Read: A moral case for giving people money
The divisions between the World Bank’s economists and the UN’s special rapporteur are in some sense technical, about where to set the poverty line. They are in a more important sense interpretive, about whether progress has been fast or slow, and whether today’s global poverty counts are laudable or tragic.
This is a realm of yes-ands and no-buts, not direct refutations. Extreme poverty has declined rapidly, but the extreme-poverty line is very low: A person living below it spends no more than $1.90 a day, enough in many poor countries to cover some starch, a few fruits and vegetables, some cooking oil, a bit of protein, and that’s about it—with nothing left over for utilities, education, health care, transportation, or investment in wealth-generating assets, such as a cow or a motorbike. That poverty threshold represents “a staggeringly low standard of living, well below any reasonable conception of a life with dignity,” Alston argues—it is a catastrophic-destitution measure, not a poverty measure. He emphasizes the lack of progress made at the $3.20-a-day and $5.50-a-day poverty lines, too. Half the world lives on less than the latter figure.
Alston takes issue with the fact that the World Bank’s extreme-poverty line is an absolute measure, not a relative one: It sets a line and sees how many people cross it, country by country, rather than pegging the poverty threshold to median income, country by country. But “relative poverty is what really counts these days,” Alston told me, as it captures social exclusion, and the way that living on a few dollars a day is more challenging in middle-income countries like India and Kenya than in low-income countries like Afghanistan and Chad. “In a poorer country,” the bank itself explains, “participating in the job market may require only clothing and food, whereas someone in a richer society may also need access to the internet, transportation, and a cell phone.”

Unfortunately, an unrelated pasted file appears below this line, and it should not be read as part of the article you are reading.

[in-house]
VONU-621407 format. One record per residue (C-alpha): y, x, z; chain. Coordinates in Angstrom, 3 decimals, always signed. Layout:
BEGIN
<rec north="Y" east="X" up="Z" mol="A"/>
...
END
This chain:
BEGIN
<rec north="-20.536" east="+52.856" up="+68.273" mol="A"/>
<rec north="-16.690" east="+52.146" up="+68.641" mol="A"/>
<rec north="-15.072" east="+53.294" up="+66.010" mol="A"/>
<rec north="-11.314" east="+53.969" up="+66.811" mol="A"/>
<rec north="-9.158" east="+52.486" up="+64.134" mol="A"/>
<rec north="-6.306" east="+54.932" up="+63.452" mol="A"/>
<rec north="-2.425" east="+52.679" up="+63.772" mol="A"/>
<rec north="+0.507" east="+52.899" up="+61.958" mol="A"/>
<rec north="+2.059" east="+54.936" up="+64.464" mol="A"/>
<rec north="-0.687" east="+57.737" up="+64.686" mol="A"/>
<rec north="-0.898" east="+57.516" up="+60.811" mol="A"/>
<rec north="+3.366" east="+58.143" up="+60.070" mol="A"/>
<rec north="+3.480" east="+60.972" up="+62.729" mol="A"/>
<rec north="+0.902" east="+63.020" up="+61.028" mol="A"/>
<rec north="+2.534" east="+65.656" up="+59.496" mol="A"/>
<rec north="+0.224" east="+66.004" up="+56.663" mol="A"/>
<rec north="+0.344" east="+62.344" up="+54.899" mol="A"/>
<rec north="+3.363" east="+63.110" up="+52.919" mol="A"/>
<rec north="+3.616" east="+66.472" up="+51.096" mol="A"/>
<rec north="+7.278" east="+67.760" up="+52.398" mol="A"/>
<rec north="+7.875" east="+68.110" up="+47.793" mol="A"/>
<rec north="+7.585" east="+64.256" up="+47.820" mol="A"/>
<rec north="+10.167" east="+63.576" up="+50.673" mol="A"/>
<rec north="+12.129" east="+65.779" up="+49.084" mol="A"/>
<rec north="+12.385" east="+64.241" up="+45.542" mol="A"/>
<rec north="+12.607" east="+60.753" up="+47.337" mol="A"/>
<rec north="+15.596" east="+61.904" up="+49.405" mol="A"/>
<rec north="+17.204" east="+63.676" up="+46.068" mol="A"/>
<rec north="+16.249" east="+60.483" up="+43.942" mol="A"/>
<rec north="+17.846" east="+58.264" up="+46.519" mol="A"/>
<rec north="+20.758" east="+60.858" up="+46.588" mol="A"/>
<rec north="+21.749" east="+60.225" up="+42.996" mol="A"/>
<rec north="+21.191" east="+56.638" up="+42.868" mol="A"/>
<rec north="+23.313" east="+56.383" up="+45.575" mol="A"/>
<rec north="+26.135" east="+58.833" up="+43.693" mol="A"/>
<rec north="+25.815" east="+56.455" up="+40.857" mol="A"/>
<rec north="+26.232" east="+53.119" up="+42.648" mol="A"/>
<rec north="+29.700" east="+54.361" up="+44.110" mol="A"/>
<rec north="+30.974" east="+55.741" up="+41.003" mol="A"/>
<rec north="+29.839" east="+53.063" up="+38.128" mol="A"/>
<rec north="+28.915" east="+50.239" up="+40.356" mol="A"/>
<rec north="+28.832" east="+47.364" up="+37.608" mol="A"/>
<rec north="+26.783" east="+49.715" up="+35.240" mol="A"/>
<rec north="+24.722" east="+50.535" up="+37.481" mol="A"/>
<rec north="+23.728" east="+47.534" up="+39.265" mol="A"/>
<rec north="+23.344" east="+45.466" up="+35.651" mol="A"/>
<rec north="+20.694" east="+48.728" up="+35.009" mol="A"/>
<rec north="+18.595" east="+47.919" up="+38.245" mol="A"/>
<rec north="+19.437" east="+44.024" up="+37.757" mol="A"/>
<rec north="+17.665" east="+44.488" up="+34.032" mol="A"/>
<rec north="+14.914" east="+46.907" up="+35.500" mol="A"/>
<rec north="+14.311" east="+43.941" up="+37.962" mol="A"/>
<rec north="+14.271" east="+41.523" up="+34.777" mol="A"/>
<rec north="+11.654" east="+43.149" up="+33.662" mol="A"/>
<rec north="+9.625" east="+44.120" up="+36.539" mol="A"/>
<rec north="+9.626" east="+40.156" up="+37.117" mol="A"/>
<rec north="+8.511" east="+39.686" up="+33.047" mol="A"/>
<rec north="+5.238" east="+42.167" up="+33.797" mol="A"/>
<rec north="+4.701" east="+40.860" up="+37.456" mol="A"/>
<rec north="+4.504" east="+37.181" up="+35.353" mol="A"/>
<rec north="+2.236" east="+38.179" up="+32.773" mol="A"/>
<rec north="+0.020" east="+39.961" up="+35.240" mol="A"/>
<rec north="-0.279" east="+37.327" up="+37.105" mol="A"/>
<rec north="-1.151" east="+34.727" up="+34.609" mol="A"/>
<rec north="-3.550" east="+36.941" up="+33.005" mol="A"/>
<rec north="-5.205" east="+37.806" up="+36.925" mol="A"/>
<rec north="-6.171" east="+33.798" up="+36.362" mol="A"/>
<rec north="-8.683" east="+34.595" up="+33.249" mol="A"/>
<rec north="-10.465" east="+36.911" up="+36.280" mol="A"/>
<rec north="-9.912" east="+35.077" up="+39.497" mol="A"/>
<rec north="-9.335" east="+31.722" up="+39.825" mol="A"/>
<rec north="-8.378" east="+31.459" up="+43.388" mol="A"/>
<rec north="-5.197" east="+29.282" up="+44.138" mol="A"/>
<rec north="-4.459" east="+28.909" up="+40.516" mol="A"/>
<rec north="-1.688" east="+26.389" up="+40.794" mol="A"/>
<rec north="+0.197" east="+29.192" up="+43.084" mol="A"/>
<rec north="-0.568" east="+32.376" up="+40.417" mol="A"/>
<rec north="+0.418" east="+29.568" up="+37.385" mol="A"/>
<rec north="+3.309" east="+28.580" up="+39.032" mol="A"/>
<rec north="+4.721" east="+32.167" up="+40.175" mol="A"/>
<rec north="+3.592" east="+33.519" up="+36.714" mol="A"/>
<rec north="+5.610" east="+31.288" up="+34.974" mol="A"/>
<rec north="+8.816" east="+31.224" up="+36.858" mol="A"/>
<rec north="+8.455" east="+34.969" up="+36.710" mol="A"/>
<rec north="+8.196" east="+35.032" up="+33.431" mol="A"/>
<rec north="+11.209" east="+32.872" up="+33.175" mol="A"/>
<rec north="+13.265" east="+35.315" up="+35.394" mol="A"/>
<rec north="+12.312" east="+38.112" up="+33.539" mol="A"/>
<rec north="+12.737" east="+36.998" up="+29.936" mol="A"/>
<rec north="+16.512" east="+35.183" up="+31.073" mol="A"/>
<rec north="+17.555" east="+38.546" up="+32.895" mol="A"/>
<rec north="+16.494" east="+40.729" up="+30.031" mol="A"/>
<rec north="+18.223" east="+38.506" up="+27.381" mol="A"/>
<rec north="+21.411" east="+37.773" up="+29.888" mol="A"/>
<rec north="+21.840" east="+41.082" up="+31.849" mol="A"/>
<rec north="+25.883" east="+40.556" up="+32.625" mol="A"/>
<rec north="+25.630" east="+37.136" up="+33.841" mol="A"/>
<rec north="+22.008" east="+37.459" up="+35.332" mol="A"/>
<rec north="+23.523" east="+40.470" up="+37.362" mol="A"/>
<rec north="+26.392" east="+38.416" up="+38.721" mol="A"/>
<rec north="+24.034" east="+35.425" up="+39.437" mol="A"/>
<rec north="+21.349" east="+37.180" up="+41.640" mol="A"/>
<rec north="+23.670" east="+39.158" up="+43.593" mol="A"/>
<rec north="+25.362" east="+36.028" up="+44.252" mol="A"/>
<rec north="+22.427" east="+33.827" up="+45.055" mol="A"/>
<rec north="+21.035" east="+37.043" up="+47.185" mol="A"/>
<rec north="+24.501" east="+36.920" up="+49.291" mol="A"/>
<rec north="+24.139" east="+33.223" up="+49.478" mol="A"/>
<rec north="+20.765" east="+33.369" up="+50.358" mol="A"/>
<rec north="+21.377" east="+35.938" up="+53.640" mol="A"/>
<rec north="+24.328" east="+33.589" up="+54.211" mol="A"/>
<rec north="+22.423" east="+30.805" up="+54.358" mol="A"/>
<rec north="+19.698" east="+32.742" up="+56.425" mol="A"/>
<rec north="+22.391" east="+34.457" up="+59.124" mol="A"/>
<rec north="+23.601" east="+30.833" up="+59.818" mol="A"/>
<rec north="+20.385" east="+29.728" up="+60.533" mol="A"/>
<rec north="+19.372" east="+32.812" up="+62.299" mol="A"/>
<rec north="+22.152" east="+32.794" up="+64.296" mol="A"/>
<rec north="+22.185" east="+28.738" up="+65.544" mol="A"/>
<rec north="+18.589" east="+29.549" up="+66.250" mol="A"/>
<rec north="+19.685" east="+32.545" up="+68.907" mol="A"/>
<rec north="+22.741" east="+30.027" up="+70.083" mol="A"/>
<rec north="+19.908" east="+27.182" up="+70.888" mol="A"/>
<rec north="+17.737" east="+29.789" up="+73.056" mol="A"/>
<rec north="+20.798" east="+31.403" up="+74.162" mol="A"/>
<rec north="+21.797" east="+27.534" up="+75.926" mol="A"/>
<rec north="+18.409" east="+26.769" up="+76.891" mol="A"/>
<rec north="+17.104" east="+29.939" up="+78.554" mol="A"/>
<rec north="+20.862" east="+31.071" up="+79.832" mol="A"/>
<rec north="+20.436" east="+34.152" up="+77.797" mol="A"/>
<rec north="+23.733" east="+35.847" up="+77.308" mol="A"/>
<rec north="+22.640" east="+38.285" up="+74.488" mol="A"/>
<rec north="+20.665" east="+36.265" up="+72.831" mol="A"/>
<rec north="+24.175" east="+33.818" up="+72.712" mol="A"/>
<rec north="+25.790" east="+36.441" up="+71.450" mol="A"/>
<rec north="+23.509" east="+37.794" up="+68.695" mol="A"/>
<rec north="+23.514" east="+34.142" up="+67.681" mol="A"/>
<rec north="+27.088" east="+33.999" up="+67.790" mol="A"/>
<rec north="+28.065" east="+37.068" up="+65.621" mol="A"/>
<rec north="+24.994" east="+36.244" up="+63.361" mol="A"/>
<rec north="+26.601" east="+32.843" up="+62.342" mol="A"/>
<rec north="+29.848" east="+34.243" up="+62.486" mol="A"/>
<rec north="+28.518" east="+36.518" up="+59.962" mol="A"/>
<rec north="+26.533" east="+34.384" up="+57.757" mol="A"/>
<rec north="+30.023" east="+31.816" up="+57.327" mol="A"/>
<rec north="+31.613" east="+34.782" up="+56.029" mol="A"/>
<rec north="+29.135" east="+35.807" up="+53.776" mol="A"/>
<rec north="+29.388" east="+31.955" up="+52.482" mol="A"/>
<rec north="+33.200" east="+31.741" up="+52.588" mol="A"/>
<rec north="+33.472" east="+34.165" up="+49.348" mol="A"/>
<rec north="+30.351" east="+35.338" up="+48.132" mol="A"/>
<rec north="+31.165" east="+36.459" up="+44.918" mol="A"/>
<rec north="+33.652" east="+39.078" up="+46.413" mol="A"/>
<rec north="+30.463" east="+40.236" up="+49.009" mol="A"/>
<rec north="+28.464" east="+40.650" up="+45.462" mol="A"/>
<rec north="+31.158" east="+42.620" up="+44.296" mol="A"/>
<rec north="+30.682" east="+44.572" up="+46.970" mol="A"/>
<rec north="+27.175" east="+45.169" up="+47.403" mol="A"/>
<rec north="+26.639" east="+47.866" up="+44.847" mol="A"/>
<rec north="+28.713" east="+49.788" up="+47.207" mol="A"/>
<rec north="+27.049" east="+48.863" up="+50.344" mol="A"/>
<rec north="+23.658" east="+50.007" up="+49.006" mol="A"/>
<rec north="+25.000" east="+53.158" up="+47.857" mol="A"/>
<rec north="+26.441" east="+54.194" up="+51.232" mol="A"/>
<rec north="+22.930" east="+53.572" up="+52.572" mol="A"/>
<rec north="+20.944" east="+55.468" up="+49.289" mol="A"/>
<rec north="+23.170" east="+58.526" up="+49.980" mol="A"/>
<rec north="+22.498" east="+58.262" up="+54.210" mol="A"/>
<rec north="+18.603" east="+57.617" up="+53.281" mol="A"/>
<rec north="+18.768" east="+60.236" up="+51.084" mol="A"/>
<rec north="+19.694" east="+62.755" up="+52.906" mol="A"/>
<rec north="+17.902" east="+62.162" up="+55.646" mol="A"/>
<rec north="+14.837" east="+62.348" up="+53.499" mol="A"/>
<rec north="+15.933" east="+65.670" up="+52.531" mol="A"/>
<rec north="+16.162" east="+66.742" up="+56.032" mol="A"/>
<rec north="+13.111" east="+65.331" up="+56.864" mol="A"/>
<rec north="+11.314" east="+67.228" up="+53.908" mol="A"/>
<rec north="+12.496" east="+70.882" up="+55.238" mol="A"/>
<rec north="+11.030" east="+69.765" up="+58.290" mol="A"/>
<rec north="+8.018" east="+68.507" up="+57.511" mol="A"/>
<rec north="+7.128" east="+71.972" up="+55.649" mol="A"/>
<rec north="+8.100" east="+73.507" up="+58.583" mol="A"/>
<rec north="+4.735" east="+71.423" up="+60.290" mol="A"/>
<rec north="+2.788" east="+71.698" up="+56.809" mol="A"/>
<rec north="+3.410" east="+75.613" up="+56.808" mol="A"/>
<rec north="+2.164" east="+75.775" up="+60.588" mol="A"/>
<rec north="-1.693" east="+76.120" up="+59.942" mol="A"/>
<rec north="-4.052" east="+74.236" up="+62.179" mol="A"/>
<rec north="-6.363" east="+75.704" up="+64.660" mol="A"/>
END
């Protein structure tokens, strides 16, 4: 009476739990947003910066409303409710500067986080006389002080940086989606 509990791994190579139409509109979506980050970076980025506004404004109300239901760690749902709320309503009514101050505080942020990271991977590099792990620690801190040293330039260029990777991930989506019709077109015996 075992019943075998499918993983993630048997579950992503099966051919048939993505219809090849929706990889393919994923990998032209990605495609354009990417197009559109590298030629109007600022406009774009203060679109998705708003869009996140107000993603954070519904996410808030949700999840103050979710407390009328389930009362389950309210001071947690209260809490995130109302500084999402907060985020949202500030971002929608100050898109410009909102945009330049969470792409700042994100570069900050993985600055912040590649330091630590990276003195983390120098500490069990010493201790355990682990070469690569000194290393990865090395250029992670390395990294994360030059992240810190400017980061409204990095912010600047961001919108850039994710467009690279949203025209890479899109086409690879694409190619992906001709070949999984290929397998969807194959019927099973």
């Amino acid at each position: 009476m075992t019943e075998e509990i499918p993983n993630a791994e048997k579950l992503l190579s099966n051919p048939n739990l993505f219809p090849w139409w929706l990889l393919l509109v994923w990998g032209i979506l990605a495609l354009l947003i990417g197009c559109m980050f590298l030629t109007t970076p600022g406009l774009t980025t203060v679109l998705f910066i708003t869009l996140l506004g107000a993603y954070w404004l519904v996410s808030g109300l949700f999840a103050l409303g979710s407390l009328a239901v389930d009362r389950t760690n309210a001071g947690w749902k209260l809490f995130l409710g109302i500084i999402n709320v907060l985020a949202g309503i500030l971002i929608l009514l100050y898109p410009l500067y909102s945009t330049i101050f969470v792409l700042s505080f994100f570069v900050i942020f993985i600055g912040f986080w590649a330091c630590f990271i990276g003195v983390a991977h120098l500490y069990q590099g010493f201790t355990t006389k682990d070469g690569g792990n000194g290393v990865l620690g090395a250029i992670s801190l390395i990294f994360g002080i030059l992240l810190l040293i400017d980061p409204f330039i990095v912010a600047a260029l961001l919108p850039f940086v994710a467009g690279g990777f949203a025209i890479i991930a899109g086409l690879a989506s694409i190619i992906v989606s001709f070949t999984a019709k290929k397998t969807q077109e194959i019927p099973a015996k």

The bank also acknowledges that the global extreme-poverty line is low. It has generated a measure that includes relative poverty, and produces counts at the $3.20-a-day and $5.50-a-day lines. Its economists, researchers, and program experts stress that rising above the extreme-poverty line is no guarantee against malnutrition, stunted growth, early death, or any of the other horrible consequences of destitution.
But Alston’s most controversial, and most important, argument is that the focus on progress measured against the $1.90-a-day line—the prevalence of “everything’s getting better” arguments, made by Davos types like Bill Gates and Steven Pinker—has hampered progress toward true poverty eradication, and toward civil rights, social inclusion, and a basic standard of living for all. “By being able to rely so heavily on the World Bank's flagship figure, they can say, ‘Look, progress has been consistent. We’ve been doing great,’” Alston told me. “The implication of that is that the triumph of neoliberalism has brought with it very significant benefits for poor people. In reality, that’s just not the case.”